The Mojave Tribe are American Indians who live in the Mohave Valley, an area where southeastern California, southern Nevada, and Western Arizona come together. The tribe hunted, farmed, and fought with neighboring tribes. Today, the Mojave live in a reservation in the area.
The Mojave tribe have a rich culture that revolves around the Colorado River. In peaceful times, the Mojave raised corn, squash, pumpkin, beans, and melon along the banks of the river. They fished and trapped animals who came to the river to drink. Mojave men went naked; warriors scouted the area for hundreds of miles, sometimes taking slaves. Women wore beaver pelts and practiced the arts of tattooing and face painting.
In 1602, the first Spanish explorers came across the Mojave tribe. Sustained contact with whites did not come until the "mountain men" arrived in the late 1820s. The men came to trap beaver for their pelts, and the Mojave initially welcomed them. The Mojave did not understand the trappers practices, however, including the way animal carcasses were disposed of after skinning, and violence broke out. To protect American interests, the US government established a fort nearby called Fort Mojave.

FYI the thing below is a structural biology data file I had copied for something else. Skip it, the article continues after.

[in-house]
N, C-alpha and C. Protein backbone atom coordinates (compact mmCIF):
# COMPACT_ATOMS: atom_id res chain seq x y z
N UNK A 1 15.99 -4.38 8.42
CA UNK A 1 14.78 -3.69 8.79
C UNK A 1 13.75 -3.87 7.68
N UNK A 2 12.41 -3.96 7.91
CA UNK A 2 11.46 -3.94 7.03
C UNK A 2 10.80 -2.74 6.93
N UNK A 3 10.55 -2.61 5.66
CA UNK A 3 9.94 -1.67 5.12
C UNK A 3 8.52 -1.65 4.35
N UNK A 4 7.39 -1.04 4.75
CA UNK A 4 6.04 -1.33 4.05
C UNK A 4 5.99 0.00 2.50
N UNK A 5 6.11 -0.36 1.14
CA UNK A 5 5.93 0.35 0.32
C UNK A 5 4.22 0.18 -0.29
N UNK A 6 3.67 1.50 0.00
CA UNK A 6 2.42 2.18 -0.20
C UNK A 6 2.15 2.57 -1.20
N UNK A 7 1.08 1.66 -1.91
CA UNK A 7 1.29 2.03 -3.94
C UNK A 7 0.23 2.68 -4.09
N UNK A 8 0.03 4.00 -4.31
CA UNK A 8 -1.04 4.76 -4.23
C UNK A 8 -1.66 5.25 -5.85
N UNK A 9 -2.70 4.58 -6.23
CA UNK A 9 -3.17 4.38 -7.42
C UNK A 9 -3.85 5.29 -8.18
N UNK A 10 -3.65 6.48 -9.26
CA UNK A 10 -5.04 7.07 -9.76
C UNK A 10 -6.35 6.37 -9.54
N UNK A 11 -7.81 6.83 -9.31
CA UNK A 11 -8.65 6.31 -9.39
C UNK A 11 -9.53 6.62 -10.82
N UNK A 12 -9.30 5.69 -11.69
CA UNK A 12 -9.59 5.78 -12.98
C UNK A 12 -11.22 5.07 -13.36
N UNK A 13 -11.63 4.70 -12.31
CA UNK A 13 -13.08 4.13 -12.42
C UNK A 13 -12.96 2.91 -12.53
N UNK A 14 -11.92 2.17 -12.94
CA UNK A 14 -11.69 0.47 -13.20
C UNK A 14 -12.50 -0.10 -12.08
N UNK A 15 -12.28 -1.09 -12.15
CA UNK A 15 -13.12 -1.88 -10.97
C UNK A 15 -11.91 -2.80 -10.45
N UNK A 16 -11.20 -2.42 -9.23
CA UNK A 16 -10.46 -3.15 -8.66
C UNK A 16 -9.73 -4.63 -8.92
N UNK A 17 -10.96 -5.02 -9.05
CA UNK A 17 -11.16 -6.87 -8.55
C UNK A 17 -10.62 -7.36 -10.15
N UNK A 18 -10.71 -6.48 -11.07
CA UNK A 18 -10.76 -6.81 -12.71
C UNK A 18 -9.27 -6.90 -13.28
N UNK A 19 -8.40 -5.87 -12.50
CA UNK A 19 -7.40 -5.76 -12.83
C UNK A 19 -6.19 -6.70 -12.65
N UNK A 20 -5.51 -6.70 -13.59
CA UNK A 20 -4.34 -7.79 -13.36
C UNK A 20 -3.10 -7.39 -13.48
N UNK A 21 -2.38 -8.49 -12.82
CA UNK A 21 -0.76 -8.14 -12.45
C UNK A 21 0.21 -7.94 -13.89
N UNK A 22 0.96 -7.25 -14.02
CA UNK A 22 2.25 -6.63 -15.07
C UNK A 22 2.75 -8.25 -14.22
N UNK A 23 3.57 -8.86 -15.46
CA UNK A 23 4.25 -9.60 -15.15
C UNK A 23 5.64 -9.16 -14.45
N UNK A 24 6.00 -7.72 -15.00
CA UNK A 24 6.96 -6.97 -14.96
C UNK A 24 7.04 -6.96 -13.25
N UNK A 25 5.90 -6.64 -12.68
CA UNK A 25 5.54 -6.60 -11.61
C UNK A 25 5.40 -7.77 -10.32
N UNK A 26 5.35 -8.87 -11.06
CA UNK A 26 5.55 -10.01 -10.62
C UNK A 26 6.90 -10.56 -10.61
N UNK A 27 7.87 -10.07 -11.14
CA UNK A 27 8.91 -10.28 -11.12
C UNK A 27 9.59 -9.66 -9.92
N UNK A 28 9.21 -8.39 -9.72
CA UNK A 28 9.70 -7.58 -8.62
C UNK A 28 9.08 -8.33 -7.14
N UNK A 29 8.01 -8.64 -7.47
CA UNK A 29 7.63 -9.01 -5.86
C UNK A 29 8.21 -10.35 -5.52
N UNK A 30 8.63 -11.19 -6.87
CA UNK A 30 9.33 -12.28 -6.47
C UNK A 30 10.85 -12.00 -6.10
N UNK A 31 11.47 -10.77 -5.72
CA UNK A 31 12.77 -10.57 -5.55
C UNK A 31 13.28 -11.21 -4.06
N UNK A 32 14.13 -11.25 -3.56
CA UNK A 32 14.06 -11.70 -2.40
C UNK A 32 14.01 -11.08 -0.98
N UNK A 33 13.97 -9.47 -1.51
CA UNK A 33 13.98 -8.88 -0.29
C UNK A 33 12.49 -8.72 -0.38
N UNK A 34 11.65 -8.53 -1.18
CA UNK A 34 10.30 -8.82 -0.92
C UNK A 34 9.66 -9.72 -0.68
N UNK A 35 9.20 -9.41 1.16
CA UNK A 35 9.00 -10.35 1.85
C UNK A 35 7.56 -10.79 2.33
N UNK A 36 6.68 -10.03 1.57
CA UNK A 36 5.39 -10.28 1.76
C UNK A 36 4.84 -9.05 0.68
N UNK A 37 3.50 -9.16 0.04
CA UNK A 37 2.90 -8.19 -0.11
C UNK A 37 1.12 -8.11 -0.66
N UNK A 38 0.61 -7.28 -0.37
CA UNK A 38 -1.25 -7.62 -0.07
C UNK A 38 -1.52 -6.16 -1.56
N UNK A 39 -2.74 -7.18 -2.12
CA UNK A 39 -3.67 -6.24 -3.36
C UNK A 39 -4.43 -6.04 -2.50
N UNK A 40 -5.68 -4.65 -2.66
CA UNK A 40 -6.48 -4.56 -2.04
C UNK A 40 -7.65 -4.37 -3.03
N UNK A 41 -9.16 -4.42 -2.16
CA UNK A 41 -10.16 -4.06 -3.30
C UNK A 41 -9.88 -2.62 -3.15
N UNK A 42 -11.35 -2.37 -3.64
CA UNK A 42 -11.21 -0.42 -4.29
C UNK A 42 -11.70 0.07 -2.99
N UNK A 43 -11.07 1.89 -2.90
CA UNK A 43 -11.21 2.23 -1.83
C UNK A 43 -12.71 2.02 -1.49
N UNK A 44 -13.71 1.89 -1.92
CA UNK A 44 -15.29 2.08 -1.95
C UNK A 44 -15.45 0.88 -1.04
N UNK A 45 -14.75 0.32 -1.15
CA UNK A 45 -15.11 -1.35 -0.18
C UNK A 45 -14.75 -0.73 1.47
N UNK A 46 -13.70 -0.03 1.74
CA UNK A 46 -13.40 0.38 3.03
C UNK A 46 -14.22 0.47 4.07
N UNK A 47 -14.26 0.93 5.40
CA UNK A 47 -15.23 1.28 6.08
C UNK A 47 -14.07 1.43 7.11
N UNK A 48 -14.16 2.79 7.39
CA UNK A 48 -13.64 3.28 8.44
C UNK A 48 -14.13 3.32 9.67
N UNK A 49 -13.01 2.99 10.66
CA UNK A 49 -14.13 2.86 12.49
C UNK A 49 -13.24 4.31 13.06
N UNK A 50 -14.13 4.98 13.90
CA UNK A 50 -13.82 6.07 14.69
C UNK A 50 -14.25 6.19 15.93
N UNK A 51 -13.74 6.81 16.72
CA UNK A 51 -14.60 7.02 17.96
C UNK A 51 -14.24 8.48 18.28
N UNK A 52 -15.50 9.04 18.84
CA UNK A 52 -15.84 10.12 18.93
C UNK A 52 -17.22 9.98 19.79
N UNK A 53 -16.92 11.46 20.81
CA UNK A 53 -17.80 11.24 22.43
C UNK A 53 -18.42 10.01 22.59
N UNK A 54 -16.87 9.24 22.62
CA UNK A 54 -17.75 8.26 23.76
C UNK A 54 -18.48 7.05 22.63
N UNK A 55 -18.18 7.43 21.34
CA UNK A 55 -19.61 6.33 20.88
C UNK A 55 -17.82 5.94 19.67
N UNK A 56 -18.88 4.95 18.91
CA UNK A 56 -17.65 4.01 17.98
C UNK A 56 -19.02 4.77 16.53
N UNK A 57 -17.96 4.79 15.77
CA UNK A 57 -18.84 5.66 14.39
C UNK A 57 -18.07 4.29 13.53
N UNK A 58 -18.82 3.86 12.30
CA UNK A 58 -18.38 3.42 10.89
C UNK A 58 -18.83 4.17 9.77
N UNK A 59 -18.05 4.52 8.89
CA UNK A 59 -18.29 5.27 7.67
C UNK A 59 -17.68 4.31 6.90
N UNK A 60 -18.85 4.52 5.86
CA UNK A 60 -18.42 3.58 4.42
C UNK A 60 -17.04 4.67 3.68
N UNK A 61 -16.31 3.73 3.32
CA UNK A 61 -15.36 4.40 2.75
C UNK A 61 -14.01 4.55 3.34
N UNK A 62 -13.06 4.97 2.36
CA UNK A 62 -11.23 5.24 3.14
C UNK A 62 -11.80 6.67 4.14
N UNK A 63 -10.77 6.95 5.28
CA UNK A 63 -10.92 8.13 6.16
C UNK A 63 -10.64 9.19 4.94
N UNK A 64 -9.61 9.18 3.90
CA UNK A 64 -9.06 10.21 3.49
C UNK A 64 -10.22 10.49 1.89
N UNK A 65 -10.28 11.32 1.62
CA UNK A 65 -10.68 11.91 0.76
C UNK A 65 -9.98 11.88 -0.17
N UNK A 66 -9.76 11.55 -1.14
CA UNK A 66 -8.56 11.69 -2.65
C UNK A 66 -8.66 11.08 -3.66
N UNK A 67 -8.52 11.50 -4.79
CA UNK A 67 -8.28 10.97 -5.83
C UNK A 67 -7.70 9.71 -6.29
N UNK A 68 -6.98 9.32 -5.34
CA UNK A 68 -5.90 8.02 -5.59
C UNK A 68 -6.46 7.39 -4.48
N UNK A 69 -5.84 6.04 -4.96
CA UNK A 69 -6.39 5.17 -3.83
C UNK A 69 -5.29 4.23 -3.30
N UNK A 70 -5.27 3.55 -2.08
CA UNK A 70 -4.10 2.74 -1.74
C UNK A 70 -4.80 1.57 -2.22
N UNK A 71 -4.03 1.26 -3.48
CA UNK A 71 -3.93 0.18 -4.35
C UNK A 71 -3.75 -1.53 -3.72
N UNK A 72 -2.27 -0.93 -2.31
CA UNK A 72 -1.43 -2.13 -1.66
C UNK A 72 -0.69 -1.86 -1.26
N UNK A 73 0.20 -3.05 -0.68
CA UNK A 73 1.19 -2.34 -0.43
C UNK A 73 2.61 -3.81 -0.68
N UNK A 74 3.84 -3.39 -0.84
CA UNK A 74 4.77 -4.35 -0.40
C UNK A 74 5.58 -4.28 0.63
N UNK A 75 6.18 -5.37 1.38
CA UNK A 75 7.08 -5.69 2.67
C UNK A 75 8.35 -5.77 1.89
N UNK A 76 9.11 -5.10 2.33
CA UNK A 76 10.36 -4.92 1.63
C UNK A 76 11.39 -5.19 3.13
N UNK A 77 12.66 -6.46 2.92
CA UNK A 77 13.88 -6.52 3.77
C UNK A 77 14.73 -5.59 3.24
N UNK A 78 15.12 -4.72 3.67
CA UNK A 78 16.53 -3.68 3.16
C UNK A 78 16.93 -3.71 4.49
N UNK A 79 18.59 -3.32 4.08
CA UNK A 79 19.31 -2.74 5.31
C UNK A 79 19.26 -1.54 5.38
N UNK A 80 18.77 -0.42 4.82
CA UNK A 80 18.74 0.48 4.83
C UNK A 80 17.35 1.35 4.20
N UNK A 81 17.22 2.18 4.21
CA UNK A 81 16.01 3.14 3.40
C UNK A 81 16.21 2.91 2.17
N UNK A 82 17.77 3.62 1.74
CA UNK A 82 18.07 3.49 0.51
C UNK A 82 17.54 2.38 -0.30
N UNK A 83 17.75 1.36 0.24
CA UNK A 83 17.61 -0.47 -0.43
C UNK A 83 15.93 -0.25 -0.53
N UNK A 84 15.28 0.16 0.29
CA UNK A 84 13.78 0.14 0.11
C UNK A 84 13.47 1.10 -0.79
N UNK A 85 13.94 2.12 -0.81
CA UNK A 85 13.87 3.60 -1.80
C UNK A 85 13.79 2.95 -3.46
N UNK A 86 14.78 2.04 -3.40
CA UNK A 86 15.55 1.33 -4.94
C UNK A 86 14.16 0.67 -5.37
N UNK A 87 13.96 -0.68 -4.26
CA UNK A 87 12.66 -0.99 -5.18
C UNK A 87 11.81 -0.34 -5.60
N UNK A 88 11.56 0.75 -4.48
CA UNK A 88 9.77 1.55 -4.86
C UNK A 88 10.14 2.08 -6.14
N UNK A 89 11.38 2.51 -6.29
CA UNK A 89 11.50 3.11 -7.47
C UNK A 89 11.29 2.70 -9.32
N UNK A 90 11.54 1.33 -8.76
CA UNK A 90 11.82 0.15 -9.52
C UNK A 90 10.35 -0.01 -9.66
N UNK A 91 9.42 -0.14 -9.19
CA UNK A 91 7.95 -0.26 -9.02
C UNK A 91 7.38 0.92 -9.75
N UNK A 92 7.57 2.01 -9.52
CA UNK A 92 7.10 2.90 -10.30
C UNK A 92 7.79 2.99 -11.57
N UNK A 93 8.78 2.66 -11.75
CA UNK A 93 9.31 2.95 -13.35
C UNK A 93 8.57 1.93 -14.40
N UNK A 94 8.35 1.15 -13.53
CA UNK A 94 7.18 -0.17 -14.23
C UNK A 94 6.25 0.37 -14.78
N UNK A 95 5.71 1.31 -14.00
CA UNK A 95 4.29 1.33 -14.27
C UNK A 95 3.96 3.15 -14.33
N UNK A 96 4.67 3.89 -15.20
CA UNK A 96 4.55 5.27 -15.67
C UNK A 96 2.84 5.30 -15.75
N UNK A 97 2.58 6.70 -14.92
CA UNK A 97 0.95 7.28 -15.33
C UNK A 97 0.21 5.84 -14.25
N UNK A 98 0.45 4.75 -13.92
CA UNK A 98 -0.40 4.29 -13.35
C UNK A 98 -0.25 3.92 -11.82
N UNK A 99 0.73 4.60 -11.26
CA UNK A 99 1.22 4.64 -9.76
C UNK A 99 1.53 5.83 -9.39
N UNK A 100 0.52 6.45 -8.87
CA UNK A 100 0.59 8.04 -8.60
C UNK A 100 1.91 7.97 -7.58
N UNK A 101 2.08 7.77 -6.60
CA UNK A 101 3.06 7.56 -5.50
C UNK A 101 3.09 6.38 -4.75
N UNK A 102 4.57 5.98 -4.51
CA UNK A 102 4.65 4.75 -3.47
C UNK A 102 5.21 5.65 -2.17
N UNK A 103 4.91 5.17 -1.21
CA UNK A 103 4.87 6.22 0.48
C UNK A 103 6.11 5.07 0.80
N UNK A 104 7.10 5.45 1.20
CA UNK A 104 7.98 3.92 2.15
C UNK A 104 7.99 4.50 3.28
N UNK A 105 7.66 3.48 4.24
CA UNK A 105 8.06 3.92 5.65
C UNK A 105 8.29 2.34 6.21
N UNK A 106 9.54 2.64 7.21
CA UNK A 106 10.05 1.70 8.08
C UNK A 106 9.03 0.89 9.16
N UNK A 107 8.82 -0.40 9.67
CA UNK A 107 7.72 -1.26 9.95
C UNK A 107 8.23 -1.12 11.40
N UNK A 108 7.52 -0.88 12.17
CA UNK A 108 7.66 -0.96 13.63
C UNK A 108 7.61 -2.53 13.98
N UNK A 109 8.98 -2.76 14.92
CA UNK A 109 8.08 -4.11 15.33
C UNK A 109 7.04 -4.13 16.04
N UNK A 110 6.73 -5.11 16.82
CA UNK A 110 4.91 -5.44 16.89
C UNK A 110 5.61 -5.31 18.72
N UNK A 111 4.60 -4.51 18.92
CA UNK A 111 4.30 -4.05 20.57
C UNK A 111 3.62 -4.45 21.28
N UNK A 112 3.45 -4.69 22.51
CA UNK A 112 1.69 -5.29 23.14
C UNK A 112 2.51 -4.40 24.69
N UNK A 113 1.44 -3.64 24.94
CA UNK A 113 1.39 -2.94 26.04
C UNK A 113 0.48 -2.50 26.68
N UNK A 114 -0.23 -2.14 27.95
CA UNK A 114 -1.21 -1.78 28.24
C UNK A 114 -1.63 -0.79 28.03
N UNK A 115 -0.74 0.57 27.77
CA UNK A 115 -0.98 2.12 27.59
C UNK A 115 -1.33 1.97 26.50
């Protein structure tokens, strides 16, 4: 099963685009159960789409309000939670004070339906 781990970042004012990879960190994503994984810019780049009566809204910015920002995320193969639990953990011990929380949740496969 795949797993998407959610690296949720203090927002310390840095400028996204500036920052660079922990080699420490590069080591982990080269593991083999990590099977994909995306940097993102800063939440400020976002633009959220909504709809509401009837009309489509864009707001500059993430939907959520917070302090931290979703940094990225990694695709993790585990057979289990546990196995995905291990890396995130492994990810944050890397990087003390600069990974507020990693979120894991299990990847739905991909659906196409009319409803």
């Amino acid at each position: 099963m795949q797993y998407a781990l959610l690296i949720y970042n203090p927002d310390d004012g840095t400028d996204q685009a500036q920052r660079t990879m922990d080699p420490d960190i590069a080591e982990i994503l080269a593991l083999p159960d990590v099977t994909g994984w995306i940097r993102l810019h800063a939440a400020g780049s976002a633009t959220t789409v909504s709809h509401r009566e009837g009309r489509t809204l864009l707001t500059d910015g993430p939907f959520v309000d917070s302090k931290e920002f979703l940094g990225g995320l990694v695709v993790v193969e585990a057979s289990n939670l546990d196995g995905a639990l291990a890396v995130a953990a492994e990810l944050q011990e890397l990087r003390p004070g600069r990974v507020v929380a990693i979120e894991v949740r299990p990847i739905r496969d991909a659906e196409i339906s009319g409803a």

Public opinion was strongly against Indians. In 1865, the US government established a reservation in the southern part of the Mojave territory. Fearing US power, the Mojave tribe chief led his people to the poorer farmland in the Colorado Indian Reservation.
Some Mojave stayed in their ancestral lands, but were treated harshly. The government converted Fort Mojave into a boarding school and forced all children to attend. The school attempted to wear down traditional culture by forcing the Mojave to take Anglo names. Disobedient children were locked away, whipped, or starved. Lacking land to farm, their parents looked for work in cities, on railroads, and in mines.
In 1911, the government granted Fort Mojave Indians a reservation of their own. This land spanned the western side of the Colorado river as well as parts of Arizona, totaling 31,300 acres (13,395 hectares). The boarding school closed in the 1930s, and children attended school in nearby Needles, California.
According to the 2000 US Census, about 1,200 of the Mojave tribe live in the Fort Mojave Indian Reservation. The Mojave tribe runs a casino, a golf course, RV parks, and other attractions. They also lease their land to industrial farmers who grow corn, cotton, and soybeans where the Mojave used to farm.